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The Light-er Side of Treating Seasonal Affective Disorder

The Light-er Side of Treating Seasonal Affective Disorder

Table. Side effects of light therapy

Rosenthal et al. (1984) first described seasonal affective disorder (SAD) as a pattern of recurrent depressions with a winter onset and a full remission the following summer. The emergence of treatment, specifically light therapy, was met with a mixture of enthusiasm and cautious skepticism. However, there is now substantial evidence to support its efficacy. This paper will review the treatment of SAD with a focus on new developments in the area.

The clinical presentation of SAD frequently includes the prominence of reverse vegetative or atypical symptoms (Rosenthal et al., 1984). Of these symptoms, increased appetite, carbohydrate craving, weight gain and hypersomnia are most commonly reported in large samples of patients with SAD. Prevalence estimates suggest that the condition occurs in 1% to 3% of the North American population (Blazer et al., 1998; Levitt and Boyle, 2002) with a female to male sex ratio of 1.6:1 (Lam and Levitt, 1999). Although initial research seemed to suggest a high frequency of bipolar disorders among patients with SAD (Rosenthal et al., 1987; Thompson and Isaacs, 1988), this has not been confirmed in subsequent reports (Levitt and Boyle, 2002; Thalen et al., 1995; Wehr et al., 1991).

The etiology and pathophysiology of SAD are still unknown; however, various hypotheses have garnered prominence in the literature. Most notably among these hypotheses is the theory of a dysregulated circadian rhythm, causing a phase delay (Lewy and Sack, 1988). This theory has been supported by evidence that early-morning light therapy is superior to evening light therapy (Eastman et al., 1998; Lewy et al., 1998b; Terman et al., 1998).

Another pathophysiological explanation for SAD is the evidence that suggests a disruption of serotonergic neurotransmission. Human and postmortem studies suggest that serotonin metabolism is decreased during winter months (Brewerton et al., 1988). Further support for the serotonergic hypothesis derives from studies with selective serotonin reuptake inhibitors (Lam et al., 1995; Moscovitch et al., 2004) and the precipitation of depression in patients with SAD during tryptophan depletion studies (Lam et al., 1996; Neumeister et al., 1997). Specific candidate genes affecting the serotonin system have been examined, but the evidence is still mixed (Johansson et al., 2001; Rosenthal et al., 1998).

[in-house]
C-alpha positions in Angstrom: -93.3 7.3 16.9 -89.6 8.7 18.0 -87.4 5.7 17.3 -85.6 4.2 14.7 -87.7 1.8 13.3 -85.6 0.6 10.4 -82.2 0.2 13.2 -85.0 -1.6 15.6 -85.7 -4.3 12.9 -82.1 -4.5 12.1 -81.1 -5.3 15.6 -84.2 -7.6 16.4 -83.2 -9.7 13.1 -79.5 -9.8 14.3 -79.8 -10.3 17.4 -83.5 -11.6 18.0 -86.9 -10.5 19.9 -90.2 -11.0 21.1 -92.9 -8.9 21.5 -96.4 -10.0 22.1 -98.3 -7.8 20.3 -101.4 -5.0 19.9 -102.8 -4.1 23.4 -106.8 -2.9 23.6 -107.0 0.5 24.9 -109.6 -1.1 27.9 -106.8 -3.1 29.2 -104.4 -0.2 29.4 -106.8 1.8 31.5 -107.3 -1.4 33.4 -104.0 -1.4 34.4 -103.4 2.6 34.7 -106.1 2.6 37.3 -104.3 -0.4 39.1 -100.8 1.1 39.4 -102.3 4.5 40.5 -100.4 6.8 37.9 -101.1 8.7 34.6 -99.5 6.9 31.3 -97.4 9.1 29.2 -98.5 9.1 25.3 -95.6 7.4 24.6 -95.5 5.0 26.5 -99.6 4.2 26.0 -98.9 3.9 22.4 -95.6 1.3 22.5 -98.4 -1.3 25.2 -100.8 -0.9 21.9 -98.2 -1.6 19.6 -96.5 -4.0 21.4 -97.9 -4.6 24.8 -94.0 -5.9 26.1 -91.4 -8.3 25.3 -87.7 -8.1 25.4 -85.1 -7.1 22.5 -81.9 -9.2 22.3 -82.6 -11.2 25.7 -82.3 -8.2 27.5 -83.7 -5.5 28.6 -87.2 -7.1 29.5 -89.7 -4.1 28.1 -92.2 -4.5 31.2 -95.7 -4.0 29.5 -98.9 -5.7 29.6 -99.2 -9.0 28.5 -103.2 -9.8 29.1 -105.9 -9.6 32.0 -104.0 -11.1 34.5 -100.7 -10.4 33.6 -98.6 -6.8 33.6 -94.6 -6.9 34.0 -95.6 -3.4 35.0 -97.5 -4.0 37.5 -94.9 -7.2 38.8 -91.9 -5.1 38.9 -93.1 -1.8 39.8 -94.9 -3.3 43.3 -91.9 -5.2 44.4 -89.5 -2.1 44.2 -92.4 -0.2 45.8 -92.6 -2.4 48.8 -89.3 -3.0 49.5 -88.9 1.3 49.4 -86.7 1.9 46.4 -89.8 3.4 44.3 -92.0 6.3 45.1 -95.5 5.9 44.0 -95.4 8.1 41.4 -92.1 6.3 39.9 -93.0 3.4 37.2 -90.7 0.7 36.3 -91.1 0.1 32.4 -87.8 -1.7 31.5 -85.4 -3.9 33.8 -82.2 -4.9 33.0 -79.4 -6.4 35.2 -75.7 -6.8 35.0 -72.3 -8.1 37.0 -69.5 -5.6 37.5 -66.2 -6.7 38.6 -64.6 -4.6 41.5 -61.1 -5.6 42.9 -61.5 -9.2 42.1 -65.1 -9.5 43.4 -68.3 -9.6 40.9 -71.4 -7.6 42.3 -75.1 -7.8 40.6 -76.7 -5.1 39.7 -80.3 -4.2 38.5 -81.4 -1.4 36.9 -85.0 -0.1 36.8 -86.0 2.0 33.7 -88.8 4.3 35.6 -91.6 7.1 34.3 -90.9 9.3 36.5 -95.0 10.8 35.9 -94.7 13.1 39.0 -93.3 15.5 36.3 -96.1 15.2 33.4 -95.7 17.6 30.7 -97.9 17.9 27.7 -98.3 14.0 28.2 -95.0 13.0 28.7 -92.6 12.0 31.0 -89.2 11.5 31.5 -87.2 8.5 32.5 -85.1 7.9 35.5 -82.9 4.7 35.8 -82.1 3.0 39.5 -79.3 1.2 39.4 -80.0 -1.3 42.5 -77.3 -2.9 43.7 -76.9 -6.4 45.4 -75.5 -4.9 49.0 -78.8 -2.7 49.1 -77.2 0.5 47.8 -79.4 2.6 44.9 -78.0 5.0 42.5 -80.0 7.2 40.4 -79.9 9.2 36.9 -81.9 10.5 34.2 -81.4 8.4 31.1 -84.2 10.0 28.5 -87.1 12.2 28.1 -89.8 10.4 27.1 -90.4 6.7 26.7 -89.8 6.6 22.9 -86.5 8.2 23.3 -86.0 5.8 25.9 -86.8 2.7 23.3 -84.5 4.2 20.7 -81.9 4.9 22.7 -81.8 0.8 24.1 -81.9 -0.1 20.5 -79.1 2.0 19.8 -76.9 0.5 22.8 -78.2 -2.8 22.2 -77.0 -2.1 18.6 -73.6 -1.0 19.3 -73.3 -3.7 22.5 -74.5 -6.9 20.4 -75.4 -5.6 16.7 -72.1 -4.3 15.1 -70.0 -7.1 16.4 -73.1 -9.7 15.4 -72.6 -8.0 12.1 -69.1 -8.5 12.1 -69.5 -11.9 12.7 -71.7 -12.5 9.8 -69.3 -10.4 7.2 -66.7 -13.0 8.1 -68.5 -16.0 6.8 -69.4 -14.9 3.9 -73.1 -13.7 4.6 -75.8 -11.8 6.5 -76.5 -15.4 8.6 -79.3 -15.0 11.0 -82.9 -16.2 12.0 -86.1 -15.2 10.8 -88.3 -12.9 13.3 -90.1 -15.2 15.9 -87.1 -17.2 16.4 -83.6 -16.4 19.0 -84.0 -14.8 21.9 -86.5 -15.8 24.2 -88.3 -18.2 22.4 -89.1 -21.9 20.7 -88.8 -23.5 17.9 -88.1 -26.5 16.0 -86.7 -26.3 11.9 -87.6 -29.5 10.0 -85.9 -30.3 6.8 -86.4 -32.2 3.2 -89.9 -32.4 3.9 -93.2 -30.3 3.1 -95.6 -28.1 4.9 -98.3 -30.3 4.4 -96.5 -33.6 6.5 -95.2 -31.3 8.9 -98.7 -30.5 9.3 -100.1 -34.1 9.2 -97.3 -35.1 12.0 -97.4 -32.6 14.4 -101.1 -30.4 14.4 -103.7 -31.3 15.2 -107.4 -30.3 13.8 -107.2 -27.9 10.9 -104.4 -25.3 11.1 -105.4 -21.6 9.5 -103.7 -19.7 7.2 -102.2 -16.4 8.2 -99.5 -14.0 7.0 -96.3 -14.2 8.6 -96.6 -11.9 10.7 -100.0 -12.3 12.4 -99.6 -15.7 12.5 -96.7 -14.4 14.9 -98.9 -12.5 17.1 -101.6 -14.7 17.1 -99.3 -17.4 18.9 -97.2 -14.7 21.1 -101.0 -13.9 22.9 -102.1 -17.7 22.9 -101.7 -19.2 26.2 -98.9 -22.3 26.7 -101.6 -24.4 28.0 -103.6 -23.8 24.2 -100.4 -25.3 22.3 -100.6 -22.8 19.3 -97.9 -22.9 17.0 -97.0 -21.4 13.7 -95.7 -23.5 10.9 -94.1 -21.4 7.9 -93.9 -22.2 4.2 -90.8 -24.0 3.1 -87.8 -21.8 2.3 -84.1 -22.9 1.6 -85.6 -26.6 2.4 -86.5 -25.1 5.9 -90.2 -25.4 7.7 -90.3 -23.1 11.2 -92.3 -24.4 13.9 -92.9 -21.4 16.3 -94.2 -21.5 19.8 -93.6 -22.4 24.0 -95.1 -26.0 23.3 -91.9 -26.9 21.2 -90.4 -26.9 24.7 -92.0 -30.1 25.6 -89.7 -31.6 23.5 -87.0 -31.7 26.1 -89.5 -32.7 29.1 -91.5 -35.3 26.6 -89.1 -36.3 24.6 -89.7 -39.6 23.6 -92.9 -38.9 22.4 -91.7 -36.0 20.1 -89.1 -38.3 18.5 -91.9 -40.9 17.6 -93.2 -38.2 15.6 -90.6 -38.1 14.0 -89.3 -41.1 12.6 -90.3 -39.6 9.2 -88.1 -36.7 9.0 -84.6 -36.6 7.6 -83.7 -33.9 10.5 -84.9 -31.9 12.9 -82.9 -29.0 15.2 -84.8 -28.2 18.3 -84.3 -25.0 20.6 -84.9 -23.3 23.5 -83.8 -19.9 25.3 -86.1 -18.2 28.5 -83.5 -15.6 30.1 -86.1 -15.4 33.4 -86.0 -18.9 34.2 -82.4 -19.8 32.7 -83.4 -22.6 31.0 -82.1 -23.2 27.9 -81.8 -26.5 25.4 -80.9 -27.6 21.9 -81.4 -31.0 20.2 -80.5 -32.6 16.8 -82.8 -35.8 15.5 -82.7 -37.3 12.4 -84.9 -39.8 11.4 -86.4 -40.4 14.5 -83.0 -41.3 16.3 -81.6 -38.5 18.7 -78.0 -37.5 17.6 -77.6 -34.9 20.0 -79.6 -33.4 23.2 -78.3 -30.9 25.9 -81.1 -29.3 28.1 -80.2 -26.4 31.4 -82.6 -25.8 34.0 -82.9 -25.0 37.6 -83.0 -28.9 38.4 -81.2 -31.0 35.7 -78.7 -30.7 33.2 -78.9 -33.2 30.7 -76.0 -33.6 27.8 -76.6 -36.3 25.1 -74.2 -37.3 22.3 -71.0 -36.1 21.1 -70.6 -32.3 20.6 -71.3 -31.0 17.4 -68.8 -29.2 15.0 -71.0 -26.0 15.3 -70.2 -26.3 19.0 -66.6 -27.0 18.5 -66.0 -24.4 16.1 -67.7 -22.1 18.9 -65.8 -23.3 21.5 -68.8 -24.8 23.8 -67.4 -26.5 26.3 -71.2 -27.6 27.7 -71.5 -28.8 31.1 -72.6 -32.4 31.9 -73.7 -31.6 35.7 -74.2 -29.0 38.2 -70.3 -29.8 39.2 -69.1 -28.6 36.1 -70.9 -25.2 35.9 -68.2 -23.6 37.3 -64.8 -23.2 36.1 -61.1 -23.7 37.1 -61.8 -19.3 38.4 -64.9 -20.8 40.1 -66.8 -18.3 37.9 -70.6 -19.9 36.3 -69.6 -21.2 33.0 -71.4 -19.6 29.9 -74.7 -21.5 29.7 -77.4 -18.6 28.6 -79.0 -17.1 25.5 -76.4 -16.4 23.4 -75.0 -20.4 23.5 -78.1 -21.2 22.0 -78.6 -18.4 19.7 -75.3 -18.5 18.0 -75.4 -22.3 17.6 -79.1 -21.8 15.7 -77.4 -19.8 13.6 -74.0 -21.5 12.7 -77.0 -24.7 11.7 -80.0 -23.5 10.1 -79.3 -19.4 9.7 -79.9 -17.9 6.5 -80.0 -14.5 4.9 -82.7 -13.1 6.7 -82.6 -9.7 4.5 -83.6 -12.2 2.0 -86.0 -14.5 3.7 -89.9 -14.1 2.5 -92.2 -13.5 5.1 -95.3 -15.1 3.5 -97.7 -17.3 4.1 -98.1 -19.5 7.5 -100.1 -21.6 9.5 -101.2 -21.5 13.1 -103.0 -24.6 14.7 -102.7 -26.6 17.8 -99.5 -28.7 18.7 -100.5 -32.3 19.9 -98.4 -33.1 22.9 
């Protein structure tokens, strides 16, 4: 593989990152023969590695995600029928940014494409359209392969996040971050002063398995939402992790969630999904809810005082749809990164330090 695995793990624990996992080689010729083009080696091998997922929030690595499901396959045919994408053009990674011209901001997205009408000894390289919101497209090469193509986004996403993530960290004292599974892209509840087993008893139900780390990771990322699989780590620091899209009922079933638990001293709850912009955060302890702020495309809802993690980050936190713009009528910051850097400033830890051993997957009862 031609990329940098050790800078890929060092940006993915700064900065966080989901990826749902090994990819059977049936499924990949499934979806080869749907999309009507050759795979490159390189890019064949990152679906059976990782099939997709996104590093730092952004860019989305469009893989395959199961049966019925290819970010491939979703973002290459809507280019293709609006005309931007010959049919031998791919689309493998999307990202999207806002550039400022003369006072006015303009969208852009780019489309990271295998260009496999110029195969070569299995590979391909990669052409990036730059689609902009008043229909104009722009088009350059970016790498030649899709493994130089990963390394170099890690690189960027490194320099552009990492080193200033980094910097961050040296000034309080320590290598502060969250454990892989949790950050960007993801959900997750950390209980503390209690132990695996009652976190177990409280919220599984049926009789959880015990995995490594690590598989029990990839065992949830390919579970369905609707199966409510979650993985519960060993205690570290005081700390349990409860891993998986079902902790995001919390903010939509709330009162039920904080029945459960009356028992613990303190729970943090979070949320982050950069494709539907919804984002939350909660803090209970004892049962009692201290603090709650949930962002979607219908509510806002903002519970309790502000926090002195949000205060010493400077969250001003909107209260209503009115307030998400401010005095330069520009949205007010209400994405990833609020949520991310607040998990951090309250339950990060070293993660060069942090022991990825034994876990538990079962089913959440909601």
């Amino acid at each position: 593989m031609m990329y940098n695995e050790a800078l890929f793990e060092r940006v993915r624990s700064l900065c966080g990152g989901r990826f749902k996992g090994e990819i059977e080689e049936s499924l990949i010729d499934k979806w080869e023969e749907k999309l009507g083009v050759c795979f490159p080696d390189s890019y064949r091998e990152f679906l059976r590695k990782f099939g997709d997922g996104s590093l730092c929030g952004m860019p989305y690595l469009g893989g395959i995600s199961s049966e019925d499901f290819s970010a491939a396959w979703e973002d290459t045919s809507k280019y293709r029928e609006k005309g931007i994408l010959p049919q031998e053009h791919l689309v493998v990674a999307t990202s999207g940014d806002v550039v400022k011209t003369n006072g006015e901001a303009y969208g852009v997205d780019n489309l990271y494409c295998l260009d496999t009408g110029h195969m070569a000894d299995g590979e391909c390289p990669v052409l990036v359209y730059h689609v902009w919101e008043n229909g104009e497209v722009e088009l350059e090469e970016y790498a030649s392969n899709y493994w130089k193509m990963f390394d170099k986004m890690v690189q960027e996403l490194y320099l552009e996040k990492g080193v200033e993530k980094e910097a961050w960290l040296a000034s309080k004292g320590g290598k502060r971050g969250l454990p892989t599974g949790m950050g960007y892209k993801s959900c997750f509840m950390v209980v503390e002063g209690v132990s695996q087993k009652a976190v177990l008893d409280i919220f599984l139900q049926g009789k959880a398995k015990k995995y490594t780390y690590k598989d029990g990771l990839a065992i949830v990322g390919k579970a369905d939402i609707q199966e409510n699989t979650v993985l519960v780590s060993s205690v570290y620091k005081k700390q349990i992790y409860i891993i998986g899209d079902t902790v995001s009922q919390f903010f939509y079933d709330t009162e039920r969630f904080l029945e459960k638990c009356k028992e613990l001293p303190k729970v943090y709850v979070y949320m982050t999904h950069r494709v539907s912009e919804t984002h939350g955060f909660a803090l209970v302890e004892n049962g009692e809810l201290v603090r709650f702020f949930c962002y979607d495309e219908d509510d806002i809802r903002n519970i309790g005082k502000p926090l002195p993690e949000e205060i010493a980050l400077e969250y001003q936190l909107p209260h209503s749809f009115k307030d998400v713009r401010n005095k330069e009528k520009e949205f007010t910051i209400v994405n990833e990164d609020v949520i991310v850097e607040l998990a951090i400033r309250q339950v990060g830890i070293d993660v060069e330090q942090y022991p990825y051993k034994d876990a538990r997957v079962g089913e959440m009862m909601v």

Other investigators have proposed other possible mechanisms including the role of melatonin (Rosenthal et al., 1988), the photoperiod and latitudinal variation (Levitt and Boyle, 2002; Rosen et al., 1990), and the roles of other neurotransmitters (Oren et al., 1994; Rudorfer et al., 1993). However, there appears to be no single mechanism that can explain the syndrome entirely at this point in time.

Light Therapy

Light therapy is an effective first-line treatment for SAD. It has proven effectiveness compared to psychopharmacological treatments and to various placebo controls. The basic parameters of treatment include intensity, wavelength, duration of daily exposure and timing of light exposure. Benefits of treatment are usually seen within two to seven days, and the response rate ranges from 60% to 90% (Lam and Levitt, 1999). Bright light treatment with a fluorescent light box (minimum 2,500 lux) has been most widely studied and its benefits more firmly validated than other modalities. However, there is some evidence for the use of head-mounted units (HMUs) (Levitt et al., 1996; Meesters et al., 1999) and dawn simulators (Avery et al., 2001). A recent meta-analysis, including the eight most rigorous studies of fluorescent light box therapy, found an effect size of 0.84 (95% confidence interval, 0.60 to 1.08) (Golden et al., 2005). This is similar, if not superior, to the treatment effect sizes found in nonseasonal depression.

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